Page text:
Playing the Big Bang Theory game

PSI Blog 20170727 Playing the Big Bang Theory game

All games have rules. If you don’t play by the rules, you might get sent home forthwith. The more I study it, the more I get the feeling that the Big Bang Theory is just a game. No real scientist could be serious about such a fabrication. Nonetheless, here we are, enduring the last days of the last cosmogony.

Those playing the game seem to know the rules well (e.g., the universe had an origin; Einstein is always right; mathematics determines what is possible, etc.). The winners maybe don’t get $200 million dollar contracts, but there are awards and prestigious academic positions aplenty. Folks standing on the ground outside the paradigm, like myself, just don’t get it. The logic escapes us.

Now, in preparing his forthcoming book “Notfinity Process,” PSI member George Coyne already has come up with 61 problems with the Big Bang Theory. Generally, it only takes a few such falsifications to disprove a theory, but like relativity itself, this is a tough nut to crack because of its association with religion. At the moment, the Big Bang Theory seems as everlasting as the universe. I am sure that George will come up with ever more problems before the theory meets its eventual demise. I hope he keeps his list up-to-date on a special webpage. It should be a great resource for future historians of science.

Typical of one of the problems that go to the heart of the matter is the one about the “universe from nothing,” which we already lambasted in a Blog by PSI member Rick Dutkiewicz.[1] Like Krauss’s “Universe from Nothing,”[2] there have been numerous defenses of the Big Bang Theory. One of the most famous was the ad hoc proposed by Alan Guth, an MIT professor, who wrote “The Inflationary Universe” back in 1984.[3] The math had not been working out well, so Guth simply jiggered it enough to keep the theory going.

Guth is famous for saying "The universe could have evolved from absolutely nothing in a manner consistent with all known conservation laws."[4] Like the rest of us of a practical nature, George wonders about “the mathematical or cosmological difference between ‘nothing’ and ‘absolute nothing.’ If there is a difference then it must be possible to compare various amounts of "nothing" from a small amount to a very large amount.”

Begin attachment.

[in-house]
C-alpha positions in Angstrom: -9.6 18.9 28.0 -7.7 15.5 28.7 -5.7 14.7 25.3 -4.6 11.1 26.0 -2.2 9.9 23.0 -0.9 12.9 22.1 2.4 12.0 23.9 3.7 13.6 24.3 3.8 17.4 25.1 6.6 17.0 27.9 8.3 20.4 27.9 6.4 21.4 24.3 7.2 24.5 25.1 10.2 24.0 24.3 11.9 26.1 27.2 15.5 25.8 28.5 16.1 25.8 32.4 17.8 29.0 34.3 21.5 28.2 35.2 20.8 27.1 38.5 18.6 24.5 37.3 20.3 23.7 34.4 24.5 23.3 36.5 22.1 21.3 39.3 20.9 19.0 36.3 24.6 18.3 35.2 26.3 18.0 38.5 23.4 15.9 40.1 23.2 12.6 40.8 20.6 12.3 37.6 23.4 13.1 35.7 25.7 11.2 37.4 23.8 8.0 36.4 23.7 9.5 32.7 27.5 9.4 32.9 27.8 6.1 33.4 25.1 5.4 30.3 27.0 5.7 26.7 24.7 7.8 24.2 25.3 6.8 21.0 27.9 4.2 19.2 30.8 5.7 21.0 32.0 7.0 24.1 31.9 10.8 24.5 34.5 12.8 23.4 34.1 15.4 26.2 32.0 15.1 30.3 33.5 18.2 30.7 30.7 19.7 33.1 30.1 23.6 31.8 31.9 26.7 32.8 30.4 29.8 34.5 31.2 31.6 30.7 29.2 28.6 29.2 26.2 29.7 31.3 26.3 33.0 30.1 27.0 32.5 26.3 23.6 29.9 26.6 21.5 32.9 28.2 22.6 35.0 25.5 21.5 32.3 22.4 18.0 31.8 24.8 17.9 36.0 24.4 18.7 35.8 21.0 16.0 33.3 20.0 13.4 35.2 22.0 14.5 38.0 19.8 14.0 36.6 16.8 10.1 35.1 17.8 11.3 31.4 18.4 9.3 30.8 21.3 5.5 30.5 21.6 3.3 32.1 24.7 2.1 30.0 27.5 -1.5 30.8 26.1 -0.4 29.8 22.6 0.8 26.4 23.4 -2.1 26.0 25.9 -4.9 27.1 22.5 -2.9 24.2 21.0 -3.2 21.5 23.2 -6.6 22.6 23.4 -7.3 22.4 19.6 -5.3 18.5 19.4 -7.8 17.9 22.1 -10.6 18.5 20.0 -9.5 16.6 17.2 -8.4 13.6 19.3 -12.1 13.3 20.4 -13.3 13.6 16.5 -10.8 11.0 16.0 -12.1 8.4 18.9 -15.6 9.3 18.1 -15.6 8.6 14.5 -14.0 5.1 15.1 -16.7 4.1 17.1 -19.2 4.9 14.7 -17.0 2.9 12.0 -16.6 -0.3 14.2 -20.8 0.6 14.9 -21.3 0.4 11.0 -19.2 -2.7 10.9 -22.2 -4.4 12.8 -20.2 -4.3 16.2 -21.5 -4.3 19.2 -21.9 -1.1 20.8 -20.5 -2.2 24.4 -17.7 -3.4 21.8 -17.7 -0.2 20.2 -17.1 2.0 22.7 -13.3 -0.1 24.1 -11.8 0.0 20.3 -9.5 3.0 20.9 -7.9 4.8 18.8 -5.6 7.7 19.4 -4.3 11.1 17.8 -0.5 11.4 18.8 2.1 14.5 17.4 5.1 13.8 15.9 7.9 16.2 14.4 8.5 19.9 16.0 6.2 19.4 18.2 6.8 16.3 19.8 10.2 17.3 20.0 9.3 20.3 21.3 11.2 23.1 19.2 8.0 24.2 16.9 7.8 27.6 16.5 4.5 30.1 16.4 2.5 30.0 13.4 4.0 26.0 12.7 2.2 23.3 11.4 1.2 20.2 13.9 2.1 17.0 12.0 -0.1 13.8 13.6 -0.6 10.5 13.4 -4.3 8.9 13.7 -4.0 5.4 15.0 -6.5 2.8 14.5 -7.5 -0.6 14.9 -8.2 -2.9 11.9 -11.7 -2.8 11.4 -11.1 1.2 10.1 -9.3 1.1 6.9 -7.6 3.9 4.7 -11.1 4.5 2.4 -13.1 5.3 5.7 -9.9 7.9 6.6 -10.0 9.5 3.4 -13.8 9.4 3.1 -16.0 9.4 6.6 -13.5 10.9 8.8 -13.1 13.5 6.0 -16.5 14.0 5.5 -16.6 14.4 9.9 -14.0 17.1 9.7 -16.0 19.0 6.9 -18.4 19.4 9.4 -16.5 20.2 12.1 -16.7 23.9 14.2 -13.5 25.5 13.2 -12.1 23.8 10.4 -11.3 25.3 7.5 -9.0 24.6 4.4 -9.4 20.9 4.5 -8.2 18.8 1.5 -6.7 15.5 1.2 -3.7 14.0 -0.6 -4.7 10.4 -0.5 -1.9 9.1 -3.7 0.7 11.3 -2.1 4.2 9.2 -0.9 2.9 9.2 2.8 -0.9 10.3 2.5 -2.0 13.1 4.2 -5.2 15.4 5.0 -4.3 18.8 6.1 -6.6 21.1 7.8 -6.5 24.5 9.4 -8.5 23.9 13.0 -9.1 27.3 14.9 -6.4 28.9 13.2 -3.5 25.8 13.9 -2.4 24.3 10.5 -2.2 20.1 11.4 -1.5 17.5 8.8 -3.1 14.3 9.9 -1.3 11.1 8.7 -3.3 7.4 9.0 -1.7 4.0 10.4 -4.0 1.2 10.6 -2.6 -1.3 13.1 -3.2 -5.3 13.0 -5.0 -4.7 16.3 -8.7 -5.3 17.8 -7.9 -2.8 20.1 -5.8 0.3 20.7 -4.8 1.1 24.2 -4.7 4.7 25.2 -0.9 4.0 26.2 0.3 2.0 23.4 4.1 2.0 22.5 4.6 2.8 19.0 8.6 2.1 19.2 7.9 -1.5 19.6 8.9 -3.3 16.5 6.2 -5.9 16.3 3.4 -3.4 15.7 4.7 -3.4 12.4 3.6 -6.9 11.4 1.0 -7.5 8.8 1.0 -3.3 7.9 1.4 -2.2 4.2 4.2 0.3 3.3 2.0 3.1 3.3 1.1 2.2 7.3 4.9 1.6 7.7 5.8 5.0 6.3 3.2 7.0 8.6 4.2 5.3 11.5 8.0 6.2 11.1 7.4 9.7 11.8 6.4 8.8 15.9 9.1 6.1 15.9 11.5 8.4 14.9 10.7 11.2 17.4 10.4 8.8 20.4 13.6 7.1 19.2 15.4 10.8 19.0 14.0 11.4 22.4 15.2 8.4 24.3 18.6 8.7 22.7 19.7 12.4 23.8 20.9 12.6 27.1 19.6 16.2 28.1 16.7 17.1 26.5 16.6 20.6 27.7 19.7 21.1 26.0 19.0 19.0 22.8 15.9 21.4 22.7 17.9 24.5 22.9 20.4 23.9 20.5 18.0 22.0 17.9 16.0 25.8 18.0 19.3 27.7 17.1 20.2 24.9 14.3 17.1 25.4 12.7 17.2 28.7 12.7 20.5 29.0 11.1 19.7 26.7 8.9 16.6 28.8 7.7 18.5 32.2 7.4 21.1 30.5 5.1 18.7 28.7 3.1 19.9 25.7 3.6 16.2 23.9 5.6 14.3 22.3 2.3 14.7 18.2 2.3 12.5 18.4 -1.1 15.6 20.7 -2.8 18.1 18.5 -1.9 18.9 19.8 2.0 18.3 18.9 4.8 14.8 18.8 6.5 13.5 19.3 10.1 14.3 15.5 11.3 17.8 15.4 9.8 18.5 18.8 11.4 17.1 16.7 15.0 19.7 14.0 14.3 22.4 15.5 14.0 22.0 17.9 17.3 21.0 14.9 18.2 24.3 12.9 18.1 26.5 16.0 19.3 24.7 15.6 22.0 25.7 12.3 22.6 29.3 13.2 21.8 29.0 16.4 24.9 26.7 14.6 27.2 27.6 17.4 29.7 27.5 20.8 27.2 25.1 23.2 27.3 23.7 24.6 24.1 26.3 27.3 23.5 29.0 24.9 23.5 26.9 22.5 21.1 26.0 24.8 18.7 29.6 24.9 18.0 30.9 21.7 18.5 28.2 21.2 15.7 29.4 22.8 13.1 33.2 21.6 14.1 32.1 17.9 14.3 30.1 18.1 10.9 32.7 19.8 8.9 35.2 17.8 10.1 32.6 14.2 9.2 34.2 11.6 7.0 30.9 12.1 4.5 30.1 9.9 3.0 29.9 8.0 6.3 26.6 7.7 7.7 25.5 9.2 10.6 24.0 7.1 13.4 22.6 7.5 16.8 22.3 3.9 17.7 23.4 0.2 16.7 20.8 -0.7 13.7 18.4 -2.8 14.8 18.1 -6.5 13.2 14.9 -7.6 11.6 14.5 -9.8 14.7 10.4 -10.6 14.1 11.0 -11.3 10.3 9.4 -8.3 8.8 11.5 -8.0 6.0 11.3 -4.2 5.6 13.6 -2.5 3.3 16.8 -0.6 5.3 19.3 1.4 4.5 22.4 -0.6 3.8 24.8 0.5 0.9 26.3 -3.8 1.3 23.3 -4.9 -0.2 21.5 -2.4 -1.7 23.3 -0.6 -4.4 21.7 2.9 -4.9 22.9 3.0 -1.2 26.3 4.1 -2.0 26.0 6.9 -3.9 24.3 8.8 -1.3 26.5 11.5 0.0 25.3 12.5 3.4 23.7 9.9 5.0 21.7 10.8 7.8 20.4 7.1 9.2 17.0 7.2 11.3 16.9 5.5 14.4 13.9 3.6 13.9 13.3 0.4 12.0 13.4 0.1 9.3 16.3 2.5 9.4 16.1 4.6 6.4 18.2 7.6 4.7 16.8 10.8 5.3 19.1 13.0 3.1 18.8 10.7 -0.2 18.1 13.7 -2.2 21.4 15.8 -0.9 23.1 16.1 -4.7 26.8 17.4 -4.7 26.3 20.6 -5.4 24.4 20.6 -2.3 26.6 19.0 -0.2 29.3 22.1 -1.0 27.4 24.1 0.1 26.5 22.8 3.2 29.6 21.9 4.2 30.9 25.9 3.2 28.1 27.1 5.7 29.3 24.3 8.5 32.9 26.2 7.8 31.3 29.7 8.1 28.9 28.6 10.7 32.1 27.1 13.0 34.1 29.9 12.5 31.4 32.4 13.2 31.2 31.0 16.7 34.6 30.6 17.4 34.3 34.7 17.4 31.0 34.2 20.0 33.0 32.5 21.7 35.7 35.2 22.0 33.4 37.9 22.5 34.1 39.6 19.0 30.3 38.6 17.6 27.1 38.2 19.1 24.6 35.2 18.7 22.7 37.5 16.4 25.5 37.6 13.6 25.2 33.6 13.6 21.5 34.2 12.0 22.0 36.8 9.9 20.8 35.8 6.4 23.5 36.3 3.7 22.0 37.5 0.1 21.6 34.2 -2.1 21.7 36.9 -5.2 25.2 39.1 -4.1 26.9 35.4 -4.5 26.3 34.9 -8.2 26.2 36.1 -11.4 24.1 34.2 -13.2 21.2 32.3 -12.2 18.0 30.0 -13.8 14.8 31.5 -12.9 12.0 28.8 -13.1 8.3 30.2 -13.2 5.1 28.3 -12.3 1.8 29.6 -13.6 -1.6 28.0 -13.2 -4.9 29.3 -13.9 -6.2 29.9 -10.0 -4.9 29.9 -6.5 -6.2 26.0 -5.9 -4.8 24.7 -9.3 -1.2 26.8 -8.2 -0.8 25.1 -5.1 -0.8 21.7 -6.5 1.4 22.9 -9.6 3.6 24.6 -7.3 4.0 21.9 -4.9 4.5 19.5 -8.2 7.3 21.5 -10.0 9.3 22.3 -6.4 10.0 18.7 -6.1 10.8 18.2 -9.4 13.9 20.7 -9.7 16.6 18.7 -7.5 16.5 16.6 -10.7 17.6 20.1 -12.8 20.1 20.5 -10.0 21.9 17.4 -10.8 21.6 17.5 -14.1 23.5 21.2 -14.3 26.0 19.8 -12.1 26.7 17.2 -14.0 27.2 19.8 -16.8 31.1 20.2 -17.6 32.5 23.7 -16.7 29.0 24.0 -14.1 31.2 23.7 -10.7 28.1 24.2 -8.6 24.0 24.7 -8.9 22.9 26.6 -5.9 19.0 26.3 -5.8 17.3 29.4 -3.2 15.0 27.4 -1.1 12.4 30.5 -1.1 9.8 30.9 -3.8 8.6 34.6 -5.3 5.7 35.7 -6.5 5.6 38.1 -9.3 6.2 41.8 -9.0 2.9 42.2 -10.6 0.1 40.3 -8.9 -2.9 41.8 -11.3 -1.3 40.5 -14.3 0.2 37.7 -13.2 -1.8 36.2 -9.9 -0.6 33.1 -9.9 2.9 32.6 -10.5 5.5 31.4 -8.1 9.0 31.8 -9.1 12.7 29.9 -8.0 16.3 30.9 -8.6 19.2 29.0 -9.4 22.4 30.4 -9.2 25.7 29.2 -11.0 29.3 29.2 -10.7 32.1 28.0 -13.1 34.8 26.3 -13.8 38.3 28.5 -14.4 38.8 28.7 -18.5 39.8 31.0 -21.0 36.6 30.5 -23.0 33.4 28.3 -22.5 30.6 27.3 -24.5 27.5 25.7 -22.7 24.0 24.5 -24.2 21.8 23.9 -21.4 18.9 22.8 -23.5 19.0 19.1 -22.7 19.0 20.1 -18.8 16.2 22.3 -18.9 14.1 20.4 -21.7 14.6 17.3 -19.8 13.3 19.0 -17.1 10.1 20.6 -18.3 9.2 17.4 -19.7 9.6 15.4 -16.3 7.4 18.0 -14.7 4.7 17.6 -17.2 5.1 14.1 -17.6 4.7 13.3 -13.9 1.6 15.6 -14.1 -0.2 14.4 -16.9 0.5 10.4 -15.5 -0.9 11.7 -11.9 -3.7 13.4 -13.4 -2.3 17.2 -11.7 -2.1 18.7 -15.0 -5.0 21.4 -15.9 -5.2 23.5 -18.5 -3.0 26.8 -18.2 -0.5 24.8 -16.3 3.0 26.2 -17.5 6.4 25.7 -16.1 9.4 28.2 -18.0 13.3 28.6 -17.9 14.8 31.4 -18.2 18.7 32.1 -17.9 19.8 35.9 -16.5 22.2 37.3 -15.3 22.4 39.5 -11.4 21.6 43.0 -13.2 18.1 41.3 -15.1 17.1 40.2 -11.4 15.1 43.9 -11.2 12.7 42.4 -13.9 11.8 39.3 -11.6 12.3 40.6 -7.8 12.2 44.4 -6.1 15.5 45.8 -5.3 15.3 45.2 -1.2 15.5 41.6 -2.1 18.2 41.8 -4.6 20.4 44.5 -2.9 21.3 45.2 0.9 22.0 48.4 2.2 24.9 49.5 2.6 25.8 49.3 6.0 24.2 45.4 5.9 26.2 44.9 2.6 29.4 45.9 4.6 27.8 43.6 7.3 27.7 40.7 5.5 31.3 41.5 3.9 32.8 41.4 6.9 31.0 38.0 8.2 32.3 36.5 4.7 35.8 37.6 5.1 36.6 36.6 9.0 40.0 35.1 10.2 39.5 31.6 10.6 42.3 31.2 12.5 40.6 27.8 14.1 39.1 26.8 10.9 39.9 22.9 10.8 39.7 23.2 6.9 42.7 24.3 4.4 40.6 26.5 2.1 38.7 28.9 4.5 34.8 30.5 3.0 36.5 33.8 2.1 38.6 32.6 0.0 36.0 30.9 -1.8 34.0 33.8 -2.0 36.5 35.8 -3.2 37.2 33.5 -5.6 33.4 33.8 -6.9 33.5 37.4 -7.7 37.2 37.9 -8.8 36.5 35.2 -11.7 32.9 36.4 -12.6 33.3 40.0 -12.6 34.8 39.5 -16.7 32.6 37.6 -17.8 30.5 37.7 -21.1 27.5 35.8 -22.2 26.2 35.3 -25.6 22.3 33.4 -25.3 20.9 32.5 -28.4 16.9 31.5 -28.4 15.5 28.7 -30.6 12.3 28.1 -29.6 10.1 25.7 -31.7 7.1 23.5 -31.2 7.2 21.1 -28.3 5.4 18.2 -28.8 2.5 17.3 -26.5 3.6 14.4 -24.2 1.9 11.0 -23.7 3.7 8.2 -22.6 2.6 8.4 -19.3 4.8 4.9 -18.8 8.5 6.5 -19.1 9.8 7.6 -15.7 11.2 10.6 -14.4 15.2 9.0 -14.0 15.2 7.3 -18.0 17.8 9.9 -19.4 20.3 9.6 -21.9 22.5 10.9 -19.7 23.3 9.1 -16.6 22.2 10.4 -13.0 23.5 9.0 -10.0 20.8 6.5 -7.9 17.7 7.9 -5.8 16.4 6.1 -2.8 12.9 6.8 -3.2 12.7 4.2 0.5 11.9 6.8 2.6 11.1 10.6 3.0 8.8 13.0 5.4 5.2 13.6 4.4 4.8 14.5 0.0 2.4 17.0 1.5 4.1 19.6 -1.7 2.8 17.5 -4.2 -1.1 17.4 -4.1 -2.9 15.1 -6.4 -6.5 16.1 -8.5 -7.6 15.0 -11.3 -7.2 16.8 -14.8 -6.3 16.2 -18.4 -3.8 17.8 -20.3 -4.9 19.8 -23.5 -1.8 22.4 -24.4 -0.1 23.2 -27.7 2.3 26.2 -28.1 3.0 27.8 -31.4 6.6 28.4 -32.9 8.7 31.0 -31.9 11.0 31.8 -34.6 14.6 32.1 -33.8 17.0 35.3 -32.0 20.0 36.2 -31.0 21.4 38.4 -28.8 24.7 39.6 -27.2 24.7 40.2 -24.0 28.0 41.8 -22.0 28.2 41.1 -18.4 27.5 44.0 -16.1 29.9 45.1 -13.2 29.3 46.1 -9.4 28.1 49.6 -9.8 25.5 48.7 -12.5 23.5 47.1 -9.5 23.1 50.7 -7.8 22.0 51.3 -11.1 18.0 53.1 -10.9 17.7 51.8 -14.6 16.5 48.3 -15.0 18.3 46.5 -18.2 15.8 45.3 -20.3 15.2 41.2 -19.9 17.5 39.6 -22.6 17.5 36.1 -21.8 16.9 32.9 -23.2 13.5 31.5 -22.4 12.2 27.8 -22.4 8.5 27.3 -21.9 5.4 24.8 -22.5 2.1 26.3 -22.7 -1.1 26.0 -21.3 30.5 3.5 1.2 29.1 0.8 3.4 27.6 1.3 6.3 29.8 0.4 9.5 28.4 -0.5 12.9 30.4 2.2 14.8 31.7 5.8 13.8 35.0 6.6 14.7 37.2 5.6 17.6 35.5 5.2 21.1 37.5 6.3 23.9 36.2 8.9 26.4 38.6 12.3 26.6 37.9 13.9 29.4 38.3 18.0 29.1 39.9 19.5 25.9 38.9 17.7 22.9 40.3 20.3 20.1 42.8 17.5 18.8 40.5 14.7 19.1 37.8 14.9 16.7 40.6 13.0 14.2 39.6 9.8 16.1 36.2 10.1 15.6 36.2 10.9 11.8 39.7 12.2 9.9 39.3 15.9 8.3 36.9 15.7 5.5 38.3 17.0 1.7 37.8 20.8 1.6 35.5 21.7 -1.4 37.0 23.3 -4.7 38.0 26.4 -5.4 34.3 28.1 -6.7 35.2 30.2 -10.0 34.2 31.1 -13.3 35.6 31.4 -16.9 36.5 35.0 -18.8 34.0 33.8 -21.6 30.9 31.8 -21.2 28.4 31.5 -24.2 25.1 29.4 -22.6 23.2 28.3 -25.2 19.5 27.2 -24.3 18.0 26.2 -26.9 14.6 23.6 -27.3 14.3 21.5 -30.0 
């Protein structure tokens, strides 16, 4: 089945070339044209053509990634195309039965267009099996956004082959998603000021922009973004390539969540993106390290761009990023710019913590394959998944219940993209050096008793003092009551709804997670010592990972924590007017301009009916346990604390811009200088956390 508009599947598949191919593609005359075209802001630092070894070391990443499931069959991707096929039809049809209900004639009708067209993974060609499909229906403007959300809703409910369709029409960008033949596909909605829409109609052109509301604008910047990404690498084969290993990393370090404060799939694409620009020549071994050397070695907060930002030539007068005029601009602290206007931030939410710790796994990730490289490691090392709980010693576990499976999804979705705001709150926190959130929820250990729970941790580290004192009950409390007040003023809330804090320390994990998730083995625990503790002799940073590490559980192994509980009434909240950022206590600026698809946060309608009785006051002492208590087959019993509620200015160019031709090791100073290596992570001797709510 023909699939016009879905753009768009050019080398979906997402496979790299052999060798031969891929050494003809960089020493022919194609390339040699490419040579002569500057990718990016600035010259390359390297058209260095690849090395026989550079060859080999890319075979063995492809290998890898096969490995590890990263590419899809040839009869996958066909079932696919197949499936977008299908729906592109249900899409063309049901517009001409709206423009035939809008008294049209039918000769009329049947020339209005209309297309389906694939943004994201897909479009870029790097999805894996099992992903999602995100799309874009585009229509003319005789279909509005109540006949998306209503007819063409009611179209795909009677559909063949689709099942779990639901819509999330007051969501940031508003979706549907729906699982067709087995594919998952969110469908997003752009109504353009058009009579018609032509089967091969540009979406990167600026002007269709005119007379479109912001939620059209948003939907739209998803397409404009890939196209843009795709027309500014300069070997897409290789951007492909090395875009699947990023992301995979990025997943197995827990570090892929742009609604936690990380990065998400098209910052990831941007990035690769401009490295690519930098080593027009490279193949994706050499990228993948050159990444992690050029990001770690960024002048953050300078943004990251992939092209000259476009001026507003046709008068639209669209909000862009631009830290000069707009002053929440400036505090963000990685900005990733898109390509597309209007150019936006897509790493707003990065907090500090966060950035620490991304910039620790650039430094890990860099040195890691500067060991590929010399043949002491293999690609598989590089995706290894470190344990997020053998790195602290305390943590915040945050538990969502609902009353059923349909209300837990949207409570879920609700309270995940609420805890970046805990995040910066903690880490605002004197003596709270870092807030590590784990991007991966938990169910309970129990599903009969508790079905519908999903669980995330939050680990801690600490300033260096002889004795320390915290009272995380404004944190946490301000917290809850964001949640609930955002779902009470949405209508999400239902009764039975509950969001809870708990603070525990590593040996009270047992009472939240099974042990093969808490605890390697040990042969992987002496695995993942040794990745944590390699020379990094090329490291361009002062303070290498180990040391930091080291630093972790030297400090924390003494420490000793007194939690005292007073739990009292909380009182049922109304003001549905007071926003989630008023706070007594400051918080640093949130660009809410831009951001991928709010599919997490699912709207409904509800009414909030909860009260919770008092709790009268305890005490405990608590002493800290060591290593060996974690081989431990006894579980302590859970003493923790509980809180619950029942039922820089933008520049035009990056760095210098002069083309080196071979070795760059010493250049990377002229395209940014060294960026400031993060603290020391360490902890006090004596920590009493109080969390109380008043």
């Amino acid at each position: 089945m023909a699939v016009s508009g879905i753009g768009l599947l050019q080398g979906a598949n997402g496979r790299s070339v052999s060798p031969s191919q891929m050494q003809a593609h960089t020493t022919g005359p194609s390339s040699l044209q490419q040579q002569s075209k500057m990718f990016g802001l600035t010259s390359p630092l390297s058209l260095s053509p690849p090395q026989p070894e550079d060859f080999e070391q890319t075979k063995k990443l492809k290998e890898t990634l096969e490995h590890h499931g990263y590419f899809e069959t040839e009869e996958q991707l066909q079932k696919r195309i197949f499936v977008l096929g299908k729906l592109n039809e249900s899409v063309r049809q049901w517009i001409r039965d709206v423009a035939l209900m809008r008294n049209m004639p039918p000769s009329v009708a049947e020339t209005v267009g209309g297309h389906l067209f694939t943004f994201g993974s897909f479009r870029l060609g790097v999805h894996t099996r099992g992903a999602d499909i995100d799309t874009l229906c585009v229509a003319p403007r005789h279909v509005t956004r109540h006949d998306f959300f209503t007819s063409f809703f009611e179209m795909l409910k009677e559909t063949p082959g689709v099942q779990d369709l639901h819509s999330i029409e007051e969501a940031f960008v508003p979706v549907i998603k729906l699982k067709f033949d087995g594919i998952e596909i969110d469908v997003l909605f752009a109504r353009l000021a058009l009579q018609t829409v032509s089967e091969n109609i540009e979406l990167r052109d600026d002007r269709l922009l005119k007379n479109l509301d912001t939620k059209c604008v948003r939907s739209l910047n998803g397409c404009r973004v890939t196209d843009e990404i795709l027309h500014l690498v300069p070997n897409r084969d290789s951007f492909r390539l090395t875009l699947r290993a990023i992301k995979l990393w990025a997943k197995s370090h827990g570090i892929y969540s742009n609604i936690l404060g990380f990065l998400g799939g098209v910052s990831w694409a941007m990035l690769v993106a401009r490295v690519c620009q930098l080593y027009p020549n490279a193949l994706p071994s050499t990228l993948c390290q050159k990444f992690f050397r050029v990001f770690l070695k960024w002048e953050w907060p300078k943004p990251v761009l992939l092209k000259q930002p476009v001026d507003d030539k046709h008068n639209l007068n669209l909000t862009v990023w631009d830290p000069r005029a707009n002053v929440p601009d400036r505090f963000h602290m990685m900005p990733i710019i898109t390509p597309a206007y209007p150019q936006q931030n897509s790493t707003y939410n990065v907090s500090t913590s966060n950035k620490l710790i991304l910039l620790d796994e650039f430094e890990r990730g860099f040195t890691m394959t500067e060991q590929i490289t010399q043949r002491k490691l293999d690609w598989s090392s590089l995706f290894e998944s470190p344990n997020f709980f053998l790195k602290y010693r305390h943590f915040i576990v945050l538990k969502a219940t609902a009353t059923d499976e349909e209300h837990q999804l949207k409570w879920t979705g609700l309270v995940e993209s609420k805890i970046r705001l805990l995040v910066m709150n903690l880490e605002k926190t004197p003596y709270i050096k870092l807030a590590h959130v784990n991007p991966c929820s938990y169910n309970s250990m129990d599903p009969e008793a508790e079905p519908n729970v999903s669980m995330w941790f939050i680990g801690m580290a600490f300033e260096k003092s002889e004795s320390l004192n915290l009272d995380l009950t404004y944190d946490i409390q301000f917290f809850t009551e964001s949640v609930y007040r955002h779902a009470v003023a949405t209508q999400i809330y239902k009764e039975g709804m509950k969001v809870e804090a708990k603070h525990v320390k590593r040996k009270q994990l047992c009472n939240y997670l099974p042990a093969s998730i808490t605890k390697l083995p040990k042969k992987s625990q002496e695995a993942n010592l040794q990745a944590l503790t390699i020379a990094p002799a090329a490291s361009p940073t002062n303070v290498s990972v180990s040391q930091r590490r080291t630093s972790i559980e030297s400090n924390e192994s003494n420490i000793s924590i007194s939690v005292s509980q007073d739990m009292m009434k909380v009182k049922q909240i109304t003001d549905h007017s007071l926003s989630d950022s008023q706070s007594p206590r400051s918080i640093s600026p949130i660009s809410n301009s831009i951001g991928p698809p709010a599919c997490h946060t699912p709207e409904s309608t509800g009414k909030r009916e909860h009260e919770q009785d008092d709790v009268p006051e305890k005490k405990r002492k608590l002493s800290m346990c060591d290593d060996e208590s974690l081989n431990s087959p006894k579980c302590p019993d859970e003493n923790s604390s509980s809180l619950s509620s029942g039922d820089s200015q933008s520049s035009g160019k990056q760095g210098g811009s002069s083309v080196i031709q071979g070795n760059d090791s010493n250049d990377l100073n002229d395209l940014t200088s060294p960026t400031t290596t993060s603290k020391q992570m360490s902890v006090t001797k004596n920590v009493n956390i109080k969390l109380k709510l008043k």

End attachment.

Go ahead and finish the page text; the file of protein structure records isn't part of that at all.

Of course, all that Guth stuff is nonsense, but George persists in asking “What conservation law is Guth referring to that supports his claim?”  

According to George’s excavation, Guth assumes that “gravitational energy is negative, and because it is in balance with the positive energy of matter, he concludes it is possible that the Universe evolved from ‘absolutely nothing’ without violating any known conservation laws.”

As George says, “To argue that the BBT agrees with all conservation laws depends on accepting that energy exists as a positive substance in matter and a “negative” one in the form of gravitation. However, even if one were to accept that premise, it still does not account for how matter emerges from nothing.”

This is an excellent example of how regressive physics has gone wrong. Energy is not a substance, it is a calculation. Even NASA promotes the idea that the universe consists of energy as well as matter. But according to progressive physics, the universe only consists of matter in motion. There is no energy “substance,” so repeating that old shibboleth will not help the universe to pop out of nothing. We are stuck with the Fifth Assumption of Science, conservation (Matter and the motion of matter can be neither created nor destroyed). Physicists should pay more attention to thermodynamics and give up trying to objectify energy. Looks like the whole theory is a game about nothing.

[1] Dutkiewicz, Rick, 2012, Dutkiewicz Blasts Krauss Interview on “A Universe From Nothing”: The Scientific Worldview: Blog 20120620: Berkeley, CA, Progressive Science Institute [http://thescientificworldview.blogspot.com/2012/06/dutkiewicz-blasts-krauss-interview-on.html].
[2] Krauss, Lawrence M., 2012, A universe from nothing: Why there is something rather than nothing: New York, Free Press, 224 p.
[3] Guth, Alan H., 1998, The inflationary universe: The quest for a new theory of cosmic origins, Basic Books, 384 p. [https://rebrand.ly/robot9b7e].
[4] Ibid, p. 12.

1 comment:

George Coyne said...

Great post Glenn. Thanks!. Anyone interested in seeing a video about a chapter on Brain, Mind Self and Consciousness from the book check out my website. I presented a well received 53 minute paper at UBC to an international conventions of scientists. The video reached 150 face book views in the first few days. https://www.facebook.com/NotfinityProcess/

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